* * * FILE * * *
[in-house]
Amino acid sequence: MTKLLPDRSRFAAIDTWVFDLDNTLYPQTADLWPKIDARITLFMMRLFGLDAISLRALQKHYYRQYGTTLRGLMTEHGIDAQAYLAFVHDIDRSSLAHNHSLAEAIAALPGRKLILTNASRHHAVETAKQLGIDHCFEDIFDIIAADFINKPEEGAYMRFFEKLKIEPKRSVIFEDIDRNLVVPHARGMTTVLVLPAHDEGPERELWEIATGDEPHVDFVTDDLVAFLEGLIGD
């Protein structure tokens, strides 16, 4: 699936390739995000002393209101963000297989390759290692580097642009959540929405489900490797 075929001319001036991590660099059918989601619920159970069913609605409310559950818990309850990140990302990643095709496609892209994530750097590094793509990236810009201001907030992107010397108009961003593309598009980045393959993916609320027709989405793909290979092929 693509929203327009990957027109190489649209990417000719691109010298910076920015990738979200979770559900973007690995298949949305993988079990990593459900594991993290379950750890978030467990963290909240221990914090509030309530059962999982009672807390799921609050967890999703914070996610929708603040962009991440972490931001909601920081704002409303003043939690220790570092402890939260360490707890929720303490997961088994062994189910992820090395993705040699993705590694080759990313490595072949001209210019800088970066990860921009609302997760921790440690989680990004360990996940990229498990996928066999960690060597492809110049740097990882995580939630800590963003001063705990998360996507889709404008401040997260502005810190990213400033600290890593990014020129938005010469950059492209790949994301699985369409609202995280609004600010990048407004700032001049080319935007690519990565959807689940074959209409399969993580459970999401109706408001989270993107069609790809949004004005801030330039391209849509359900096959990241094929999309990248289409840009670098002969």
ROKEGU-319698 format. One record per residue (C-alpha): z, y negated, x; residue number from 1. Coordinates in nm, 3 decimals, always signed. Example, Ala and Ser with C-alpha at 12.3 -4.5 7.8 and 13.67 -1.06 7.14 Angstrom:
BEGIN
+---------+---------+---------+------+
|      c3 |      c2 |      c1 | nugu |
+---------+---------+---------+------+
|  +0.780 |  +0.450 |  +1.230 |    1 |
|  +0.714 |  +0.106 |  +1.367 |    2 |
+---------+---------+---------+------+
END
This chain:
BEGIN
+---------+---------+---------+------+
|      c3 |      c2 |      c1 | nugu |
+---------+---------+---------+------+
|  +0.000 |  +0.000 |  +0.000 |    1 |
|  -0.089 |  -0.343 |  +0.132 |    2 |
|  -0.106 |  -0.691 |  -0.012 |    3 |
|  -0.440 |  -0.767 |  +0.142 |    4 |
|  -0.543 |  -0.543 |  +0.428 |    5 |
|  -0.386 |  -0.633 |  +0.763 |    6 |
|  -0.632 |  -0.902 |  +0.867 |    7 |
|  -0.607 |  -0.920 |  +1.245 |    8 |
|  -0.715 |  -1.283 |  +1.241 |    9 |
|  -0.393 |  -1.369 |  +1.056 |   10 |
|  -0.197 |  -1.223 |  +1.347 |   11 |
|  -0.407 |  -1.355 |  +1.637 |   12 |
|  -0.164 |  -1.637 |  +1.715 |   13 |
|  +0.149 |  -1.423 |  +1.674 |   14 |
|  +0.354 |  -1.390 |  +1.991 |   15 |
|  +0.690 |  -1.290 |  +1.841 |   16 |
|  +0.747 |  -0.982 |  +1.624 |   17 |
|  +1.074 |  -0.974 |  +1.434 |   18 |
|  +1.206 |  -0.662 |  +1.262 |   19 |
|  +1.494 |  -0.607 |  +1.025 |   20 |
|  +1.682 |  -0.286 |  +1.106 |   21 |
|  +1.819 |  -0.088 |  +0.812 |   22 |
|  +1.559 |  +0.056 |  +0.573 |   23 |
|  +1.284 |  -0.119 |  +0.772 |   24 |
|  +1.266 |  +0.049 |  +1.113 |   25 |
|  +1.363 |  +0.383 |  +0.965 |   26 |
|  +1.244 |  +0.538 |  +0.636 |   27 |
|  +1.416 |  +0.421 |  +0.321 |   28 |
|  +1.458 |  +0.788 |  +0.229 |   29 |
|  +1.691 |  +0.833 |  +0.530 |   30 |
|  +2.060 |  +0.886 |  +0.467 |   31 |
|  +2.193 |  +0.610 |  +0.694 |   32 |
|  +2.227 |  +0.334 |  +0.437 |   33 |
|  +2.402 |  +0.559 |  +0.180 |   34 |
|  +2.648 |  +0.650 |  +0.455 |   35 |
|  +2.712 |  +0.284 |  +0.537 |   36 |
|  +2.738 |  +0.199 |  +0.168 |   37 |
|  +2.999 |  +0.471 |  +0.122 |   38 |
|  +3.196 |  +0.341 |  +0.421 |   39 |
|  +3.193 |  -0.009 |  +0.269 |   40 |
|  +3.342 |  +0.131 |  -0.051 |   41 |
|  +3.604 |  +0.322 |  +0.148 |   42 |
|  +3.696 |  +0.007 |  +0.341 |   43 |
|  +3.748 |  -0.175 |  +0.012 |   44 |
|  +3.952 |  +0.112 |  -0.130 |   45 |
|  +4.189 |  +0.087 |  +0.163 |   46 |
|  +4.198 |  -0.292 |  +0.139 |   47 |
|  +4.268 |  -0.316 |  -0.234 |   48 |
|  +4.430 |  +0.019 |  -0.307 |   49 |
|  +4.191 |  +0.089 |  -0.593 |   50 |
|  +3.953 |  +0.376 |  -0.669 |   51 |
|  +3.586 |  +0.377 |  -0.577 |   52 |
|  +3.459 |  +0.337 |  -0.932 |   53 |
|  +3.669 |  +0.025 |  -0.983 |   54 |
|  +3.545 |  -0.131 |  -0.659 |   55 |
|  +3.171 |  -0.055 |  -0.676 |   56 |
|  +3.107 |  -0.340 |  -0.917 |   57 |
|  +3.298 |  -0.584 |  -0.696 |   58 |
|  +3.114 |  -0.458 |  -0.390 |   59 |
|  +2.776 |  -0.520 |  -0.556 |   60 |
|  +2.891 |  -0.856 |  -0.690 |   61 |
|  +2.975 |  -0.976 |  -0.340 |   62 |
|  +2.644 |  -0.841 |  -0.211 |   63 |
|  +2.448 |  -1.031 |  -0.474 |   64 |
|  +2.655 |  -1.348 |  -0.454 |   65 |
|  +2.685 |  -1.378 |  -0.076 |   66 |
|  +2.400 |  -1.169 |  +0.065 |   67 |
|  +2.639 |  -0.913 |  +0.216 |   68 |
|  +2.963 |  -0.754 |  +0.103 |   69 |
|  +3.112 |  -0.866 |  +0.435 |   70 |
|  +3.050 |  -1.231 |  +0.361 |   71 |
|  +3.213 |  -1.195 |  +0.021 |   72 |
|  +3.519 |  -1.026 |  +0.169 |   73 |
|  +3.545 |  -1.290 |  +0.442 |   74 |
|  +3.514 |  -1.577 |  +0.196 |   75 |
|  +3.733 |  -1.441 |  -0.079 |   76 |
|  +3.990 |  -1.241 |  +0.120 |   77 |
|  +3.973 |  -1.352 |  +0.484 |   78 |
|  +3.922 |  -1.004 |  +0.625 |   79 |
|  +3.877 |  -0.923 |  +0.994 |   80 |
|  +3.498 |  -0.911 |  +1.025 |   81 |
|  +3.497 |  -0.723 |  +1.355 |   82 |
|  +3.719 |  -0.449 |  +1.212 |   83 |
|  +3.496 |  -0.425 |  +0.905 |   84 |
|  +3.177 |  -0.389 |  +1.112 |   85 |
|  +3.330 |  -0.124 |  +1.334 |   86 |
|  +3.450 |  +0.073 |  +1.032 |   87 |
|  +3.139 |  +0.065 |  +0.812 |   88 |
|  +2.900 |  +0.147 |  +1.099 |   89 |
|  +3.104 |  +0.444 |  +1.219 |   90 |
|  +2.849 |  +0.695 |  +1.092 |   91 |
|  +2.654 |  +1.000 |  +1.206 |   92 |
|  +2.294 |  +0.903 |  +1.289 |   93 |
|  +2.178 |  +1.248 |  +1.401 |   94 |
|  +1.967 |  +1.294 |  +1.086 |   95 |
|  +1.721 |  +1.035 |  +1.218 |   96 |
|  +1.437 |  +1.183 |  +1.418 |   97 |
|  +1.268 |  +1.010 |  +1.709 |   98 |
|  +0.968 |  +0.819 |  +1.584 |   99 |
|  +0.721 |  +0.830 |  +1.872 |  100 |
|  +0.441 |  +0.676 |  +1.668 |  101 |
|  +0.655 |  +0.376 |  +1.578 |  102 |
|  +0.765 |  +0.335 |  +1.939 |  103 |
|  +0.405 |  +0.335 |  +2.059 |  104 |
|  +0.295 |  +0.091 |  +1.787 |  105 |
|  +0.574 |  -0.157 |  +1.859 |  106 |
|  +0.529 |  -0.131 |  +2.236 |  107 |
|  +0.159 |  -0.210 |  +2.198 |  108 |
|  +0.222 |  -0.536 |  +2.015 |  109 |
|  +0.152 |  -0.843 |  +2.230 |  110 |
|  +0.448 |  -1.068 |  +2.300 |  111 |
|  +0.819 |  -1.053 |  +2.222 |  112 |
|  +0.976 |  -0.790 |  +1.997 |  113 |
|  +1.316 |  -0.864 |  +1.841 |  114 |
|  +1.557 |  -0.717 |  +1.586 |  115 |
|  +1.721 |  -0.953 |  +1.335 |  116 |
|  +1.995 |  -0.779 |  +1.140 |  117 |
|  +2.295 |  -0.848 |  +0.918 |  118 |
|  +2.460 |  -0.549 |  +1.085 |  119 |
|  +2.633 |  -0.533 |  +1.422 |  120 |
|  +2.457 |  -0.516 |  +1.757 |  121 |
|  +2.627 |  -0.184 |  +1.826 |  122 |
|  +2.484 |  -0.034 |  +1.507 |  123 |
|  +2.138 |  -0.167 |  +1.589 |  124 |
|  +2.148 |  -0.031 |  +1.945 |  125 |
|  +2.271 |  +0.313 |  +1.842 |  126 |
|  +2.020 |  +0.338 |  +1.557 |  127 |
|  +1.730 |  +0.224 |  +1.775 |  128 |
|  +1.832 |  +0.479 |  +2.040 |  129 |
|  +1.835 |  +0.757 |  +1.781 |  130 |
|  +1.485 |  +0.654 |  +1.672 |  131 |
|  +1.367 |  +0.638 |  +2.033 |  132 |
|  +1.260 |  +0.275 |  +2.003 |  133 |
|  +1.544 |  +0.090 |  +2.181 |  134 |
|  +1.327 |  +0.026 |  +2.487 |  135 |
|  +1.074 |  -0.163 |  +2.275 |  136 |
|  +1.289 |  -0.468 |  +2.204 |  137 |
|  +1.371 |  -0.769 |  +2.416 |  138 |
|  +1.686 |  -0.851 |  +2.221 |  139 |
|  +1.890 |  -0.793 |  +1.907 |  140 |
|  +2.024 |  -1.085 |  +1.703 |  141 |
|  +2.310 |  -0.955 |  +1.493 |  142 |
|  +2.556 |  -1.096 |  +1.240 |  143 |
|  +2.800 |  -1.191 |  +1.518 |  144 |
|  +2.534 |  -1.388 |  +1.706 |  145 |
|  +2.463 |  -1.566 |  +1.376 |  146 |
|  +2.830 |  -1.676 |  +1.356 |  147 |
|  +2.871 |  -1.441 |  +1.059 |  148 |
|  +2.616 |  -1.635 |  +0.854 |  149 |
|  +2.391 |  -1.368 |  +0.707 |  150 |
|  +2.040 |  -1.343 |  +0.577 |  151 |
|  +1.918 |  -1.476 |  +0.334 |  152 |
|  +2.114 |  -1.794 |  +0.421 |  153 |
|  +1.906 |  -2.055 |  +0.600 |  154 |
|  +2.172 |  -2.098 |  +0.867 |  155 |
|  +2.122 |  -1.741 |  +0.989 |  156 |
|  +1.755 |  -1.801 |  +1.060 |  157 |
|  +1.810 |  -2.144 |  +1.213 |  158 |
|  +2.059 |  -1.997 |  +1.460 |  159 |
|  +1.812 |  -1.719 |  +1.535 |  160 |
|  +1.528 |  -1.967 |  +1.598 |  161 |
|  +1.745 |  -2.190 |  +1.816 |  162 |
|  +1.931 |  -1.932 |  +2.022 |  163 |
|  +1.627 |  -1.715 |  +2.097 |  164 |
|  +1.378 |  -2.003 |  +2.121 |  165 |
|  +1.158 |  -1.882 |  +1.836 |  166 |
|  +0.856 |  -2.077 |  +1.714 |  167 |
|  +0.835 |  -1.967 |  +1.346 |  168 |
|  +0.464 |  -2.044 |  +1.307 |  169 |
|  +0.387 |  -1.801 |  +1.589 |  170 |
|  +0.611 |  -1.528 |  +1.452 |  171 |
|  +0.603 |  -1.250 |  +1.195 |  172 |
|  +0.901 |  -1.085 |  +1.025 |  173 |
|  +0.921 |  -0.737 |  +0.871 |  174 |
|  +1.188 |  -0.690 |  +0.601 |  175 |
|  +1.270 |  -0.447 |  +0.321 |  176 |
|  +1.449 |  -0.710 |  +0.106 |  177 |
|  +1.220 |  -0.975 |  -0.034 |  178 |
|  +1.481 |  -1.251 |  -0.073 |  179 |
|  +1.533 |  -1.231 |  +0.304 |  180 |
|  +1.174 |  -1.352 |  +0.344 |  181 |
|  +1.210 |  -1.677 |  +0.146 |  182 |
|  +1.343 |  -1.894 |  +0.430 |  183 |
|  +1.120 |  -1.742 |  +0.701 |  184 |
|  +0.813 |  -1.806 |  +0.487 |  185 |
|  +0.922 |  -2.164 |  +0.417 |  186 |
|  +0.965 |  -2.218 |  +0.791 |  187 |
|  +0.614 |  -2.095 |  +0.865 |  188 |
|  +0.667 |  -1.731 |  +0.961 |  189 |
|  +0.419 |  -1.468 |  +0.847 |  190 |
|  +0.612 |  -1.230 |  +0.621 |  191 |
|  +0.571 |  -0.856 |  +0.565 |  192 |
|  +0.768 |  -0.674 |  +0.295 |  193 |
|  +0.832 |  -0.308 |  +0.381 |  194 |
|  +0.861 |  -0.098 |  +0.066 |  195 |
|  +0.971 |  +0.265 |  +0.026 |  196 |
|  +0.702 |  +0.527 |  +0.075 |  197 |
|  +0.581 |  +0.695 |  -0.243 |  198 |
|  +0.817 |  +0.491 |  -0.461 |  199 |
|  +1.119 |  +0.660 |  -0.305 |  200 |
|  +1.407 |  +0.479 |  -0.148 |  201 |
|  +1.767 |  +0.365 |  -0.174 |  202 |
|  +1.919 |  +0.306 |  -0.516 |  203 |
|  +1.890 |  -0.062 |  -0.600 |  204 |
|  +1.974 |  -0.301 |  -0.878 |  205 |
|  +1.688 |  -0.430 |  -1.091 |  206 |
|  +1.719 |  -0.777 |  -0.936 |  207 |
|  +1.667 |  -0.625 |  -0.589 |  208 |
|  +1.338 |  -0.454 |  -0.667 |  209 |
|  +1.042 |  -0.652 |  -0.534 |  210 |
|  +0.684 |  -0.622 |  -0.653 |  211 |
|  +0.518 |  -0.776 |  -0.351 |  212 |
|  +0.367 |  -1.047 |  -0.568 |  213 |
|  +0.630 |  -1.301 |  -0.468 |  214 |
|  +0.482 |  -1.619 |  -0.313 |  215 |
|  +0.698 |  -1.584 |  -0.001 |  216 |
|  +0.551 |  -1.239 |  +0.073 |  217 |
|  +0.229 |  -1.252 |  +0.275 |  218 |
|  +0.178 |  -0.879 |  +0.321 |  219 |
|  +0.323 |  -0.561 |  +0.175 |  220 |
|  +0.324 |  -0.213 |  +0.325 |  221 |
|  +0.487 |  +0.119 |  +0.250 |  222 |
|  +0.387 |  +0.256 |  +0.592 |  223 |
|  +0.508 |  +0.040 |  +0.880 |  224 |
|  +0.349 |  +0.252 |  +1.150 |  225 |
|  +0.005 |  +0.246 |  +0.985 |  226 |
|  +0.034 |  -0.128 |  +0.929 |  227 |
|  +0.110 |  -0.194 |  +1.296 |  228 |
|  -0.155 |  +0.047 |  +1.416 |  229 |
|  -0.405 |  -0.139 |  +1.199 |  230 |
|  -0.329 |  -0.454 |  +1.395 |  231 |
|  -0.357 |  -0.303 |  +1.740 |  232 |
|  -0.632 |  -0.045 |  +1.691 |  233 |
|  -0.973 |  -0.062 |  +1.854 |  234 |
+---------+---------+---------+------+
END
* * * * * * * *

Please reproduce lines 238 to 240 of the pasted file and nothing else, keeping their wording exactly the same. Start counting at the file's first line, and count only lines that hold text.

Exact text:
|  +0.324 |  -0.213 |  +0.325 |  221 |
|  +0.487 |  +0.119 |  +0.250 |  222 |
|  +0.387 |  +0.256 |  +0.592 |  223 |